Rein responded there is only one appellate court and the Fifth District case of Hale v. Country Mutual Insurance Co., 334 Ill. App. 3d 751, 778 N.E.2d 721 (2002), as the most recent explication on the issue, was controlling. Quoting Hale, Rein conceded her counsel's letter was "not perfect" but her implied intent to commence arbitration was sufficient. Hale, 334 Ill. App. 3d at 755.
State Farm urged the circuit court to disregard Hale, which gave a broader interpretation than Buchalo and Shelton to a similar limitations provision.
At oral arguments on the motion, Judge LeRoy K. Martin did not disagree with Rein's broad claim that a circuit court sitting in the First District was bound by all appellate court decisions regardless of the district. However, Judge Martin concluded that Hale conflicted with Buchalo and Shelton, which, as First District cases, he was bound to follow. Judge Martin granted summary judgment to State Farm.
This timely appeal followed.
Summary judgment is warranted when " 'the pleadings, depositions, and admissions on file, together with the affidavits, if any, show that there is no genuine issue as to any material fact and that the moving party is entitled to a judgment as a matter of law.' " Arangold Corp. v. Zehnder, 204 Ill. 2d 142, 146, 787 N.E.2d 786 (2003) (quoting 735 ILCS 5/2-1005(c) (West 2000)). We review the grant of summary judgment de novo. Arangold, 204 Ill. 2d at 146. We construe de novo provisions of an insurance policy. American Service Insurance Co. v. Pasalka, 363 Ill. App. 3d 385, 842 N.E.2d 1219 (2006).
Rein raises three arguments to reverse the circuit court's grant of summary judgment: (1) there exists no conflict in First and Fifth District jurisprudence: Buchalo and Shelton are distinguishable and Hale is controlling; (2) her counsel's letter "commenced" arbitration as it constituted the "first step" in the arbitration process; and (3) a strict interpretation of the policy's limitations provision contravenes public policy.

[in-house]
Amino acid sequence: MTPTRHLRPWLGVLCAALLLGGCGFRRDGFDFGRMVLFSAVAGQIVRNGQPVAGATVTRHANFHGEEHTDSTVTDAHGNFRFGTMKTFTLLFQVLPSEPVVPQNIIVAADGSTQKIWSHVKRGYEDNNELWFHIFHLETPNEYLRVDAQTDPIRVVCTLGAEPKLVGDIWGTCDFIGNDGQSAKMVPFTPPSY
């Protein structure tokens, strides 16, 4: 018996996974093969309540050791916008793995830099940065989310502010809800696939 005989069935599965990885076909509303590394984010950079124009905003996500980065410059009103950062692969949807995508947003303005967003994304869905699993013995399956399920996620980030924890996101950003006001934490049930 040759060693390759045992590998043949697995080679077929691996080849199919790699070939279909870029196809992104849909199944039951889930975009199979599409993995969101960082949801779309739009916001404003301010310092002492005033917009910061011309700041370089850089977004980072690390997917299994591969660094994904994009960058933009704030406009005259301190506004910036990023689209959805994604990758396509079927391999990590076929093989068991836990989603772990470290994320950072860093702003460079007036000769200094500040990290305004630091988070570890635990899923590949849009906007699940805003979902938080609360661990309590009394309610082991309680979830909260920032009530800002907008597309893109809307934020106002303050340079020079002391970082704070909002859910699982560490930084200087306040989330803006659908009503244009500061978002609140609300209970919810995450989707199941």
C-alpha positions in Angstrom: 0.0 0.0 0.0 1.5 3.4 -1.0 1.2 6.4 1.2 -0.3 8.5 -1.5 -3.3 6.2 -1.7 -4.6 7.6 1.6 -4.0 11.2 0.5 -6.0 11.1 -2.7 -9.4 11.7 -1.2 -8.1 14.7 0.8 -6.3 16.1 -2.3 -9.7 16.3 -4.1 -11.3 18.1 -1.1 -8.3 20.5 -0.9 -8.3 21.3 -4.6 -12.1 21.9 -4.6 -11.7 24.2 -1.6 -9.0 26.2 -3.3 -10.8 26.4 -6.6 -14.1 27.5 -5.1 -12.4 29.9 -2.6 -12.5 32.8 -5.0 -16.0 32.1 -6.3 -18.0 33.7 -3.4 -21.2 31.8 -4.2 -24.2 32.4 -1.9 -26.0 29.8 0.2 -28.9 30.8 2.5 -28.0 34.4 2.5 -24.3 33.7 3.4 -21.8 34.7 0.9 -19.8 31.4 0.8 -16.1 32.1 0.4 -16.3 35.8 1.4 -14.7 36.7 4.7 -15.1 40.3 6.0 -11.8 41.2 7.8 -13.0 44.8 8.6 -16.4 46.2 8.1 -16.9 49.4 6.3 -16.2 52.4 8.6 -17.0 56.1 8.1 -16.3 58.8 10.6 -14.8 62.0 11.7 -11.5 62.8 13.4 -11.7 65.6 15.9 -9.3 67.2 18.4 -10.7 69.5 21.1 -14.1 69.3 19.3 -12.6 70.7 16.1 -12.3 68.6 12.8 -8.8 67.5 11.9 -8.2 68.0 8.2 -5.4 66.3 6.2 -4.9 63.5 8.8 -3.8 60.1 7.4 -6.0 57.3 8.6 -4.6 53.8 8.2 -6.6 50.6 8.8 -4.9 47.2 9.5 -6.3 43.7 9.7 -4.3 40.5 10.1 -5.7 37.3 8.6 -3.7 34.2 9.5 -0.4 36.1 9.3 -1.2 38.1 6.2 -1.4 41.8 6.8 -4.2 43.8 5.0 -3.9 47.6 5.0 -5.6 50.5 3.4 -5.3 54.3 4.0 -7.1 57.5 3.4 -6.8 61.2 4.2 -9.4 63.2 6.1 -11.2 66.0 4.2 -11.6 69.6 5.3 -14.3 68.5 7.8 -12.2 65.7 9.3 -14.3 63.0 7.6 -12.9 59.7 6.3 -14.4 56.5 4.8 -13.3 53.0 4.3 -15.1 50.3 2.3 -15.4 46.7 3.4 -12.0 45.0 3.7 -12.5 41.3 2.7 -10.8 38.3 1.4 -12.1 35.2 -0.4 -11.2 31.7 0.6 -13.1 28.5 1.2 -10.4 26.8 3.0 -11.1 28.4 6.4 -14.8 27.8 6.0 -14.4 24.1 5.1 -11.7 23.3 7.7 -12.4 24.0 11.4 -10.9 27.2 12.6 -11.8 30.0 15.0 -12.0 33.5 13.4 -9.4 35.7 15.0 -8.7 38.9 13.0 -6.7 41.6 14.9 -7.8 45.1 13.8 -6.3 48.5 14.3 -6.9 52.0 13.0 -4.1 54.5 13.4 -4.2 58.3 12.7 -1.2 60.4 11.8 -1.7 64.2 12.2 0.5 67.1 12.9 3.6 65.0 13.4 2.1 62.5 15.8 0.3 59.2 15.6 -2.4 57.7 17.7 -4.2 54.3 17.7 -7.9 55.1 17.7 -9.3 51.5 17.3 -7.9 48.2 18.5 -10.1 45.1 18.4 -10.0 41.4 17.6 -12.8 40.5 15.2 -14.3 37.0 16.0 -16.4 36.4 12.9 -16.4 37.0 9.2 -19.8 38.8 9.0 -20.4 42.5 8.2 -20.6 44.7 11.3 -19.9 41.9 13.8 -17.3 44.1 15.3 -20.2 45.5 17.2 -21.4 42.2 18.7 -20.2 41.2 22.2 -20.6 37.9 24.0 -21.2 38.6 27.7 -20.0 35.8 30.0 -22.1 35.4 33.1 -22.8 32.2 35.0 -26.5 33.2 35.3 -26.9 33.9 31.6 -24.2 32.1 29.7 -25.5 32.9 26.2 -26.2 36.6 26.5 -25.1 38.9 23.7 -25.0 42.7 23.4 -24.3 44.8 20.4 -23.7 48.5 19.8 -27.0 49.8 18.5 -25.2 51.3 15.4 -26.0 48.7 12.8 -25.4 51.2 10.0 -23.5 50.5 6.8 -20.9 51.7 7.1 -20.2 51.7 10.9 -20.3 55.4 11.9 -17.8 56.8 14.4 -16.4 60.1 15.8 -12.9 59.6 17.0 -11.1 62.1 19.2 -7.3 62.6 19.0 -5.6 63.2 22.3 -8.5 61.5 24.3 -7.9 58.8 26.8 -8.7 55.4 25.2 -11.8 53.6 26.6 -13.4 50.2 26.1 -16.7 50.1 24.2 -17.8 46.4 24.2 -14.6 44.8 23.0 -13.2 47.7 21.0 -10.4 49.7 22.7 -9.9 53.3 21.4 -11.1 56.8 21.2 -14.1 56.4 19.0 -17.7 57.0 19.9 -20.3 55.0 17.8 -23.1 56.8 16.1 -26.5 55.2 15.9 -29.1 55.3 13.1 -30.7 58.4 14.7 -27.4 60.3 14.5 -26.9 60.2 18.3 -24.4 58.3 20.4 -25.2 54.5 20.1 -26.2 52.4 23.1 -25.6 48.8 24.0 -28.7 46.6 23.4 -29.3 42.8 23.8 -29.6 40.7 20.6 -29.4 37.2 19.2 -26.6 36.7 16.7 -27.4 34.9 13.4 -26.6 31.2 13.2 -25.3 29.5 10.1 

State Farm counters the policy's limitations provision is valid; Rein's letter cannot reasonably be read as "commencing" arbitration; and the circuit court correctly followed Buchalo and Shelton, which conflict with Hale.
We begin with Rein's public policy argument.
In her main brief, Rein cites Pasalka as the only authority for her claim. In Pasalka, the insurance company sought to apply its two-year limitations provision to uninsured motorist claims that its insureds were forced to file after the insurance company for the other drivers became insolvent. The insurance company for the each of the other drivers became insolvent more than two years after the accident. Pasalka, 363 Ill. App. 3d at 387.
Ultimately, we held that the application of the two-year limitations period under those facts violated public policy because "this state requires that an uninsured motorist provision be written into every auto insurance policy." Pasalka, 363 Ill. App. 3d at 387. We did not hold that the limitations provision itself was against public policy, but its application under the particular facts of Pasalka made the state-mandated protection "illusory," which contravened public policy. Pasalka, 363 Ill. App. 3d at 387, 394.
We find no authority for Rein's actual contention that the two-year limitations provision in State Farm's policy itself contravenes public policy. Hale, a case Rein contends we should follow, expressly rejected an identical claim. An insurance policy's two-year limitations provision is "not contrary to public policy ***." Hale, 334 Ill. App. 3d at 754 (citing Buchalo, 83 Ill. App. 3d 1040, Coyne v. Country Mutual Insurance Co., 39 Ill. App. 3d 279, 349 N.E.2d 485 (1976), and Shelton, 161 Ill. App. 3d 652). We are unpersuaded that a different result should obtain here.